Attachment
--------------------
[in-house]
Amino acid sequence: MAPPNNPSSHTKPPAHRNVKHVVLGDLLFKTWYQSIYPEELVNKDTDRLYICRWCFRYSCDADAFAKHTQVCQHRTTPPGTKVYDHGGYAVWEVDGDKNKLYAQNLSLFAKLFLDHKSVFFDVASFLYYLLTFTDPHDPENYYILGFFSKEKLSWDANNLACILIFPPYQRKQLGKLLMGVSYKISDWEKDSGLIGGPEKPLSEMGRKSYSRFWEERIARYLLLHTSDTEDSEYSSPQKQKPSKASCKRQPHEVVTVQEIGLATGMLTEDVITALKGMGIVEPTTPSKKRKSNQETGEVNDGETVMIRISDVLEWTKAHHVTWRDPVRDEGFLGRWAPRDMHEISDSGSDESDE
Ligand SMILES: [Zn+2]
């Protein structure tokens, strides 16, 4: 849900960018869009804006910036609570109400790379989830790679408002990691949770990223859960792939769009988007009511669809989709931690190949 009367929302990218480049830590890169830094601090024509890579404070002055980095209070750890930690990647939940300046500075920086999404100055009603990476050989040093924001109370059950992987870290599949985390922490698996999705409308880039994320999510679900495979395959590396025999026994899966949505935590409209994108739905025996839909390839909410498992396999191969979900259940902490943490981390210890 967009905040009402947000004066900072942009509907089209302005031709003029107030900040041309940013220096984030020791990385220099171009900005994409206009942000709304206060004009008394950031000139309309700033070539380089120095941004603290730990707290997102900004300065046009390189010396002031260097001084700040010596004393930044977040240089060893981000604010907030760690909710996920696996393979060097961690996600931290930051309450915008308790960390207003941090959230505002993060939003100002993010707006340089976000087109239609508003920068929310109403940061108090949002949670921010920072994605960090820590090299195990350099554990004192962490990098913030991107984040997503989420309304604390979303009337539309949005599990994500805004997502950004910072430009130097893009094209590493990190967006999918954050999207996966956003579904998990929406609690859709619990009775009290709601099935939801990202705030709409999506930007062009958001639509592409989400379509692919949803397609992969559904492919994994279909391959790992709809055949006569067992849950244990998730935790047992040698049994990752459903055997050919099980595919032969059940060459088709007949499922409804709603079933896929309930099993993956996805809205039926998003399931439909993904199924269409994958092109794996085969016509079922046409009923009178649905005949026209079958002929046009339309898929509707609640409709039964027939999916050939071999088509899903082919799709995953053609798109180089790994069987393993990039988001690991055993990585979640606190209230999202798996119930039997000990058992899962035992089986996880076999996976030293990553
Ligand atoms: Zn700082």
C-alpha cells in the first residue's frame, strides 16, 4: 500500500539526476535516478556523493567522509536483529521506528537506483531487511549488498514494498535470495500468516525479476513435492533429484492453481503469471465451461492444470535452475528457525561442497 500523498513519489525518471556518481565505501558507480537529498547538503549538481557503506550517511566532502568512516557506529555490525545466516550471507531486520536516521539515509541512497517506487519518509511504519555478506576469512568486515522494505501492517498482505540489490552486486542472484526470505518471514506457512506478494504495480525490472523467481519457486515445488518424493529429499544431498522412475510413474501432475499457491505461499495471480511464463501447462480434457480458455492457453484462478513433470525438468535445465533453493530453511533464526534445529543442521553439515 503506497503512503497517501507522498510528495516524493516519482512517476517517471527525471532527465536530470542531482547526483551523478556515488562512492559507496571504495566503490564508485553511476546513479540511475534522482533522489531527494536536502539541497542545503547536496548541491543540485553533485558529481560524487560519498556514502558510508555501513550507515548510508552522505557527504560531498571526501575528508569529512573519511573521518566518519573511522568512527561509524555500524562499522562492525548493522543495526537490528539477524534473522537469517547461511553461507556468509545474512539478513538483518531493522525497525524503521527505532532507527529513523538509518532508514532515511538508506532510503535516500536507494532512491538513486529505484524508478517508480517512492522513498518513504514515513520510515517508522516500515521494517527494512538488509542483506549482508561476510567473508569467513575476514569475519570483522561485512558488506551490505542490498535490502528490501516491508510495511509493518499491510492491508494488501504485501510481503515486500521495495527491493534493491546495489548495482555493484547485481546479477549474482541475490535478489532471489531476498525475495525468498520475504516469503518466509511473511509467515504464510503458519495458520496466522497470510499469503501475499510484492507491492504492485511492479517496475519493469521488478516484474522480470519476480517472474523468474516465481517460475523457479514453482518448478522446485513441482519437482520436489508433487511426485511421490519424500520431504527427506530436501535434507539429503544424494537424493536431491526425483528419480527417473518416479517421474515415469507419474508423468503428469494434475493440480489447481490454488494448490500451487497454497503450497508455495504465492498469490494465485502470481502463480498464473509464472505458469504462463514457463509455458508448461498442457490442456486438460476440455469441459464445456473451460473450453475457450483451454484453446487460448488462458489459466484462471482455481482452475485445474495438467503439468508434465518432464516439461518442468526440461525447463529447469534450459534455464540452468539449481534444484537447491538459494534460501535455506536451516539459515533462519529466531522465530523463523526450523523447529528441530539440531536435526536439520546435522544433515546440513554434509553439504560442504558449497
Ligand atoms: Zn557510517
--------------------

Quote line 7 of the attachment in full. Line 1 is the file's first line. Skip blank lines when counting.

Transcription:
Ligand atoms: Zn557510517